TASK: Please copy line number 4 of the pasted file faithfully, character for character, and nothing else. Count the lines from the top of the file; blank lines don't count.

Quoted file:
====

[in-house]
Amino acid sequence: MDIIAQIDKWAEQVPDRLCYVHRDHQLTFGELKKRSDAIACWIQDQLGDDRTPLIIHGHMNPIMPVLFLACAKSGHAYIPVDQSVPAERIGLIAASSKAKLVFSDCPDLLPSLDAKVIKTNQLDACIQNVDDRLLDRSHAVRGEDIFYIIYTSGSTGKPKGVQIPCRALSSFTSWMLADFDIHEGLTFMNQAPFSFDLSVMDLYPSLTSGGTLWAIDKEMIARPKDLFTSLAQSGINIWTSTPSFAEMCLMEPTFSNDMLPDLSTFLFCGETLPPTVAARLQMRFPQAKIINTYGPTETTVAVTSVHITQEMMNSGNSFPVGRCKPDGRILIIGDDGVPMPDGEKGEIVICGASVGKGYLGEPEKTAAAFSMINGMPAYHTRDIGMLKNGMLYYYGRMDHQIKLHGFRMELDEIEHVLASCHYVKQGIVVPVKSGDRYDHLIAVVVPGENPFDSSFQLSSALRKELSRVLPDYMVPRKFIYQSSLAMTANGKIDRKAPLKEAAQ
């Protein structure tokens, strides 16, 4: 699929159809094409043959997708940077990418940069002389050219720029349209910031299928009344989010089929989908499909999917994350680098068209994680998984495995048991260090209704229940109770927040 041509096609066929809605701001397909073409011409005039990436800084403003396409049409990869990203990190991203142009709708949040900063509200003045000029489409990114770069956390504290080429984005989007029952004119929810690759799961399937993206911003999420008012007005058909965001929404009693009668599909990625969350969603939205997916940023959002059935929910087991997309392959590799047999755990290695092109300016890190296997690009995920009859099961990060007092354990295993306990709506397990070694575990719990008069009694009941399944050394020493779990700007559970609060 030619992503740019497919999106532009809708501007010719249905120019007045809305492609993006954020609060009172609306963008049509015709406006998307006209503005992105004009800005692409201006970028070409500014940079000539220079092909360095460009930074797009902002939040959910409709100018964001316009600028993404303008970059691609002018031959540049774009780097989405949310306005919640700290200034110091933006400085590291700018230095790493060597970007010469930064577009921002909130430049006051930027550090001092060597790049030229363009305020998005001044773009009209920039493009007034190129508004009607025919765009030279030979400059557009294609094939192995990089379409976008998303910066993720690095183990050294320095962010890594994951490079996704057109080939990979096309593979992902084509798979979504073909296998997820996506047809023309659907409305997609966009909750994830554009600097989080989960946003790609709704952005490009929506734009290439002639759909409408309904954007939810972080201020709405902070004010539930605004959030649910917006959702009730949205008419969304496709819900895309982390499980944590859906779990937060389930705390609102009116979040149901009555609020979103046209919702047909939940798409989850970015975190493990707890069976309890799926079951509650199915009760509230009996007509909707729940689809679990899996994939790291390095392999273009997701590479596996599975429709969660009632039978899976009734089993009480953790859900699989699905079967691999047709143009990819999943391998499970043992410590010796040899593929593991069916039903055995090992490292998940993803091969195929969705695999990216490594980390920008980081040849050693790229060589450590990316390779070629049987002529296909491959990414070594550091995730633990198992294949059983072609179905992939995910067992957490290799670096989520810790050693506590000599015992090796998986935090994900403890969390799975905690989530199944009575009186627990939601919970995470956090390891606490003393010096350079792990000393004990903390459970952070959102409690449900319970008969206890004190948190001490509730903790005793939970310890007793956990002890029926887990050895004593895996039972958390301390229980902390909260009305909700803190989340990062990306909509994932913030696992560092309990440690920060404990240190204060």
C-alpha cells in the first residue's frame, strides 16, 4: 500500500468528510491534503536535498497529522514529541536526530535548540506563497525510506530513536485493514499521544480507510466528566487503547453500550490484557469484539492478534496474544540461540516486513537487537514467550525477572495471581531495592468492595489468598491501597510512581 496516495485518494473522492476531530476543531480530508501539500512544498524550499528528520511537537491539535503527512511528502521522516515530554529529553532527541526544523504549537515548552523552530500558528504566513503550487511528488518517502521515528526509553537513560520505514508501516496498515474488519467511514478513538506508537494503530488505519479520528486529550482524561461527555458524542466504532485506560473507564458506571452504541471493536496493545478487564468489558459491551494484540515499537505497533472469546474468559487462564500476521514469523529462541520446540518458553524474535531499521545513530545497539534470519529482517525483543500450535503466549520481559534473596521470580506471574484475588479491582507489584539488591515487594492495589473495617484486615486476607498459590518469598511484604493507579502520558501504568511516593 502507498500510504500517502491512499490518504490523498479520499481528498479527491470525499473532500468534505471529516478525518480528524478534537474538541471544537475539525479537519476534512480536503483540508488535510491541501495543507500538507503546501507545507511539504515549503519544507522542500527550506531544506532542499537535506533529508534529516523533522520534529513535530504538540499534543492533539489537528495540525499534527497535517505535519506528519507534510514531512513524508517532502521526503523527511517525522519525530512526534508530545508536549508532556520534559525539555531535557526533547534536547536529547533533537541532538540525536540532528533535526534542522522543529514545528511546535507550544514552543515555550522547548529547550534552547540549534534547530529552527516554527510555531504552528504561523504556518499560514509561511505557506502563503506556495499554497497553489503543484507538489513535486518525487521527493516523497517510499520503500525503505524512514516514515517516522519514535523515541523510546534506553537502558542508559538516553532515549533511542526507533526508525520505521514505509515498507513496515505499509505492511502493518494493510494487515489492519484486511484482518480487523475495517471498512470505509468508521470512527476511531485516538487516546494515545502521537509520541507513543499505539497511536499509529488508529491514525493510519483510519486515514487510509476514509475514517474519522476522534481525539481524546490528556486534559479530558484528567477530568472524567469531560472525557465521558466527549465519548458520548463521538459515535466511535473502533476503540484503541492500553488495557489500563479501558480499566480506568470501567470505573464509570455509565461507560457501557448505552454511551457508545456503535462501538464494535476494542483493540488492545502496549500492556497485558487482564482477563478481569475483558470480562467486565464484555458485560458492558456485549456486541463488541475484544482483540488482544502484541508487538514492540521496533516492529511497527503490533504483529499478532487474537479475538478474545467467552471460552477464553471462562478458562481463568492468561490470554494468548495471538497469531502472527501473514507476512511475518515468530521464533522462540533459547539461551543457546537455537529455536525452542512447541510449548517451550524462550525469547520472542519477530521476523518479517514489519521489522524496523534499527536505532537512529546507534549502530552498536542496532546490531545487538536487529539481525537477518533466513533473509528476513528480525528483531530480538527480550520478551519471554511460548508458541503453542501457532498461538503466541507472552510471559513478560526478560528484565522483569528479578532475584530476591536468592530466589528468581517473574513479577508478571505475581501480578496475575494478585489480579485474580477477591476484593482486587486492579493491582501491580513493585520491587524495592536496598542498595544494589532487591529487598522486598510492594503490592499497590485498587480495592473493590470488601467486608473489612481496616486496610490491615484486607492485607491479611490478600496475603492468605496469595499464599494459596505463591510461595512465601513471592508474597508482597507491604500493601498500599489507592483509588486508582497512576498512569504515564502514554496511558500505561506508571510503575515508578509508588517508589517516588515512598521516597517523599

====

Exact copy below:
C-alpha cells in the first residue's frame, strides 16, 4: 500500500468528510491534503536535498497529522514529541536526530535548540506563497525510506530513536485493514499521544480507510466528566487503547453500550490484557469484539492478534496474544540461540516486513537487537514467550525477572495471581531495592468492595489468598491501597510512581 496516495485518494473522492476531530476543531480530508501539500512544498524550499528528520511537537491539535503527512511528502521522516515530554529529553532527541526544523504549537515548552523552530500558528504566513503550487511528488518517502521515528526509553537513560520505514508501516496498515474488519467511514478513538506508537494503530488505519479520528486529550482524561461527555458524542466504532485506560473507564458506571452504541471493536496493545478487564468489558459491551494484540515499537505497533472469546474468559487462564500476521514469523529462541520446540518458553524474535531499521545513530545497539534470519529482517525483543500450535503466549520481559534473596521470580506471574484475588479491582507489584539488591515487594492495589473495617484486615486476607498459590518469598511484604493507579502520558501504568511516593 502507498500510504500517502491512499490518504490523498479520499481528498479527491470525499473532500468534505471529516478525518480528524478534537474538541471544537475539525479537519476534512480536503483540508488535510491541501495543507500538507503546501507545507511539504515549503519544507522542500527550506531544506532542499537535506533529508534529516523533522520534529513535530504538540499534543492533539489537528495540525499534527497535517505535519506528519507534510514531512513524508517532502521526503523527511517525522519525530512526534508530545508536549508532556520534559525539555531535557526533547534536547536529547533533537541532538540525536540532528533535526534542522522543529514545528511546535507550544514552543515555550522547548529547550534552547540549534534547530529552527516554527510555531504552528504561523504556518499560514509561511505557506502563503506556495499554497497553489503543484507538489513535486518525487521527493516523497517510499520503500525503505524512514516514515517516522519514535523515541523510546534506553537502558542508559538516553532515549533511542526507533526508525520505521514505509515498507513496515505499509505492511502493518494493510494487515489492519484486511484482518480487523475495517471498512470505509468508521470512527476511531485516538487516546494515545502521537509520541507513543499505539497511536499509529488508529491514525493510519483510519486515514487510509476514509475514517474519522476522534481525539481524546490528556486534559479530558484528567477530568472524567469531560472525557465521558466527549465519548458520548463521538459515535466511535473502533476503540484503541492500553488495557489500563479501558480499566480506568470501567470505573464509570455509565461507560457501557448505552454511551457508545456503535462501538464494535476494542483493540488492545502496549500492556497485558487482564482477563478481569475483558470480562467486565464484555458485560458492558456485549456486541463488541475484544482483540488482544502484541508487538514492540521496533516492529511497527503490533504483529499478532487474537479475538478474545467467552471460552477464553471462562478458562481463568492468561490470554494468548495471538497469531502472527501473514507476512511475518515468530521464533522462540533459547539461551543457546537455537529455536525452542512447541510449548517451550524462550525469547520472542519477530521476523518479517514489519521489522524496523534499527536505532537512529546507534549502530552498536542496532546490531545487538536487529539481525537477518533466513533473509528476513528480525528483531530480538527480550520478551519471554511460548508458541503453542501457532498461538503466541507472552510471559513478560526478560528484565522483569528479578532475584530476591536468592530466589528468581517473574513479577508478571505475581501480578496475575494478585489480579485474580477477591476484593482486587486492579493491582501491580513493585520491587524495592536496598542498595544494589532487591529487598522486598510492594503490592499497590485498587480495592473493590470488601467486608473489612481496616486496610490491615484486607492485607491479611490478600496475603492468605496469595499464599494459596505463591510461595512465601513471592508474597508482597507491604500493601498500599489507592483509588486508582497512576498512569504515564502514554496511558500505561506508571510503575515508578509508588517508589517516588515512598521516597517523599